The departmental server went down in the period of time between leaving work on Friday evening and arriving home. In Hong Kong we are ahead of most of the world and so when our work hours are over, the west is just getting started. This is why the evening email check has become part of the daily routine.
But on Friday evening the server could not be accessed. The initial feeling is of a mild irritation; impatience. Perhaps a lot of others are trying to access the emails just now. Relax. Have a bath. Check later. But later still no access. Facebook was okay; gmail was okay; just the work email.
Oh well, off to bed. Saturday morning; early rise as usual and stumble into study to check the overnight activity. This is usually the late afternoon and evening emails from Europe but again the server could not be accessed. The irritation is more marked; a mild paranoia sets it; is it the server or is it me?
As with other workaholics, Saturday morning is a time to do rounds of special cases and then retreat to the office for some good quality academic and administrative time. My office computer is attached to the network and there will be no problem. But there is. Now this is not funny anymore. This is serious. I have work to do. I need to access my emails. I know there is something important to deal with. I have deadlines to meet but I don’t have the email addresses for sending the work.
This is frustrating. I go into the corridor and find unusually that several colleagues office doors are open. I go into the junior doctors’ room and ask if anyone is having problems accessing their emails. I am just a little worried about the possible answer. What if it is just me? What have I done? Why have I been shut out? Anxiety, mild anxiety, laps at my psychic shore but then; blessed relief. First one, then another, then all of those present confirm they cannot access the server.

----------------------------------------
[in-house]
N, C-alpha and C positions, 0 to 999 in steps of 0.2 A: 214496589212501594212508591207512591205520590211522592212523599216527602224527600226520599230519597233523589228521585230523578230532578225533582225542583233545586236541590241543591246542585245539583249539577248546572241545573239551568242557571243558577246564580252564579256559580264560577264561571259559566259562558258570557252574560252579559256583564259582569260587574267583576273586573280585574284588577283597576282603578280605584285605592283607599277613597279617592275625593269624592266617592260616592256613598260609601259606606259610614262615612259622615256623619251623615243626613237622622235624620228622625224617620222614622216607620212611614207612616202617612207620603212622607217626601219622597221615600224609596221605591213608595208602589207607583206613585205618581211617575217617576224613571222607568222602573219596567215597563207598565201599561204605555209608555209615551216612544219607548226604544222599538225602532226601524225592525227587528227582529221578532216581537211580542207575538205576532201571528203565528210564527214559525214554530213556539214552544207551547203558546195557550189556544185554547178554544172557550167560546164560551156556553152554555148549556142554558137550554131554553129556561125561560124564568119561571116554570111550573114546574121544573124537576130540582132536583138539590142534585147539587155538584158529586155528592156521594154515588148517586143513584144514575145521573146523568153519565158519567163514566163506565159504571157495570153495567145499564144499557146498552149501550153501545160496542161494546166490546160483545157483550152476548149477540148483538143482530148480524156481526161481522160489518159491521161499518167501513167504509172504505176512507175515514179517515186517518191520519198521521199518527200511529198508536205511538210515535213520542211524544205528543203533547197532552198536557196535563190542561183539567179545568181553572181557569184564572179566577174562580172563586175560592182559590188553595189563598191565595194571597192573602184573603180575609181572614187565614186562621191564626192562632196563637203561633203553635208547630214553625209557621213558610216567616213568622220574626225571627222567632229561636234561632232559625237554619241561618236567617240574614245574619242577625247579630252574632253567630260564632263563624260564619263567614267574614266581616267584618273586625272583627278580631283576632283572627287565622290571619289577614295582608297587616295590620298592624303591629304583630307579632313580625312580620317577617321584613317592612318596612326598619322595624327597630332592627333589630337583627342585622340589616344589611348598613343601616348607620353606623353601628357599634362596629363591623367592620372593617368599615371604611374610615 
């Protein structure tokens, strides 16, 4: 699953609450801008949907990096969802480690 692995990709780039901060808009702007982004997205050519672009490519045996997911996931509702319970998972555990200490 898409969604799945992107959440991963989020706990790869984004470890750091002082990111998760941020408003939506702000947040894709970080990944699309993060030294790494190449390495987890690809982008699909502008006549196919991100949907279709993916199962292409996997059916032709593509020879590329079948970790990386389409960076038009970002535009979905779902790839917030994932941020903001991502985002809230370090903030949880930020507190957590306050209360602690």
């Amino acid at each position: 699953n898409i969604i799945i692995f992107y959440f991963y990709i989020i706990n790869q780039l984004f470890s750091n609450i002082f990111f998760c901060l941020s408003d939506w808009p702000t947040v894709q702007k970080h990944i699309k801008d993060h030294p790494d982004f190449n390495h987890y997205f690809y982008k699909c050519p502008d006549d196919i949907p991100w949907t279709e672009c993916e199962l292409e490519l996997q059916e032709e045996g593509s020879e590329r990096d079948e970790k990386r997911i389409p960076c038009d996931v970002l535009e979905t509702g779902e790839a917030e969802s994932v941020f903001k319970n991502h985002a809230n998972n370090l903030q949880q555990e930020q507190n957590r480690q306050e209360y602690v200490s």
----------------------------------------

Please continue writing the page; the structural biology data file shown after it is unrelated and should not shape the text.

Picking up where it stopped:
Now the irritation is righteous. Now I am cross. I am being denied the right, the access, to email. I cannot work. Nothing can be done without email. I could say that I developed a tachycardia, started to feel dizzy, had hot flushes, cold sweats and developed a tremor, but I didn’t.
No, another slow transformation occurred. I very slowly began to realize that I was free. I couldn’t work. I was free to go home and forget about deadlines, messages, papers. I could take time off with a clear and untroubled conscience. And so Saturday afternoon and Sunday were gloriously liberated days.
Other off site colleagues began to filter queries via Facebook regarding the server status. One of my team member was planning a trip to Japan and had lost all the contact details. But generally as the realisation spread one sensed an undercurrent of a carnival type atmosphere.
On Monday morning our IT guys looked amazingly calm and the secretaries huddled in small groups chatting and laughing. The message slowly spread out. This was a big one and would take several days to fix and possibly, just possibly several days worth of emails may well have been irretrievably lost. Things are still not completely sorted yet; five days after the server crashed.
Never again am I going to take emails for granted. Well at least not for another week. And if anyone is waiting for me to reply to a recent email; please send it again, I probably never received it.
Andrew Burd is professor of plastic, reconstructive and aesthetic surgery at the Chinese University of Hong Kong. His major clinical interests involve paediatric burns care and the role of plastic surgery in the palliation of advanced malignancy. Academic interests include pragmatic ethics related to the practice of medicine including research and publication.
Conflict of interest: None.